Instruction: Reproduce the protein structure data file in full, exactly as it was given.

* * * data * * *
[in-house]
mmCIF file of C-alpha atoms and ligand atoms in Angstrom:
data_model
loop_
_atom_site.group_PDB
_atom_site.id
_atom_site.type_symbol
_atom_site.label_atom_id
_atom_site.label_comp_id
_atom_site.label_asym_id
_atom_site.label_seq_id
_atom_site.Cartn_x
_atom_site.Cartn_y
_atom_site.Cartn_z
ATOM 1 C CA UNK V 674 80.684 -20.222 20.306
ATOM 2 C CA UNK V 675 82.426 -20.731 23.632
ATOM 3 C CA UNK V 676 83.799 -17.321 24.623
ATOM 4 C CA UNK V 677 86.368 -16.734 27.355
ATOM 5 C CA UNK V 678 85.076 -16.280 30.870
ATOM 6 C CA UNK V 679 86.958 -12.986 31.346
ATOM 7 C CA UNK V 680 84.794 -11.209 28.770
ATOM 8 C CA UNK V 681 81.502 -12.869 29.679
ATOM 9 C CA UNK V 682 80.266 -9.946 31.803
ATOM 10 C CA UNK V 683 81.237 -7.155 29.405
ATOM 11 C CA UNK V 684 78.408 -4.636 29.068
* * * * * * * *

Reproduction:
[in-house]
mmCIF file of C-alpha atoms and ligand atoms in Angstrom:
data_model
loop_
_atom_site.group_PDB
_atom_site.id
_atom_site.type_symbol
_atom_site.label_atom_id
_atom_site.label_comp_id
_atom_site.label_asym_id
_atom_site.label_seq_id
_atom_site.Cartn_x
_atom_site.Cartn_y
_atom_site.Cartn_z
ATOM 1 C CA UNK V 674 80.684 -20.222 20.306
ATOM 2 C CA UNK V 675 82.426 -20.731 23.632
ATOM 3 C CA UNK V 676 83.799 -17.321 24.623
ATOM 4 C CA UNK V 677 86.368 -16.734 27.355
ATOM 5 C CA UNK V 678 85.076 -16.280 30.870
ATOM 6 C CA UNK V 679 86.958 -12.986 31.346
ATOM 7 C CA UNK V 680 84.794 -11.209 28.770
ATOM 8 C CA UNK V 681 81.502 -12.869 29.679
ATOM 9 C CA UNK V 682 80.266 -9.946 31.803
ATOM 10 C CA UNK V 683 81.237 -7.155 29.405
ATOM 11 C CA UNK V 684 78.408 -4.636 29.068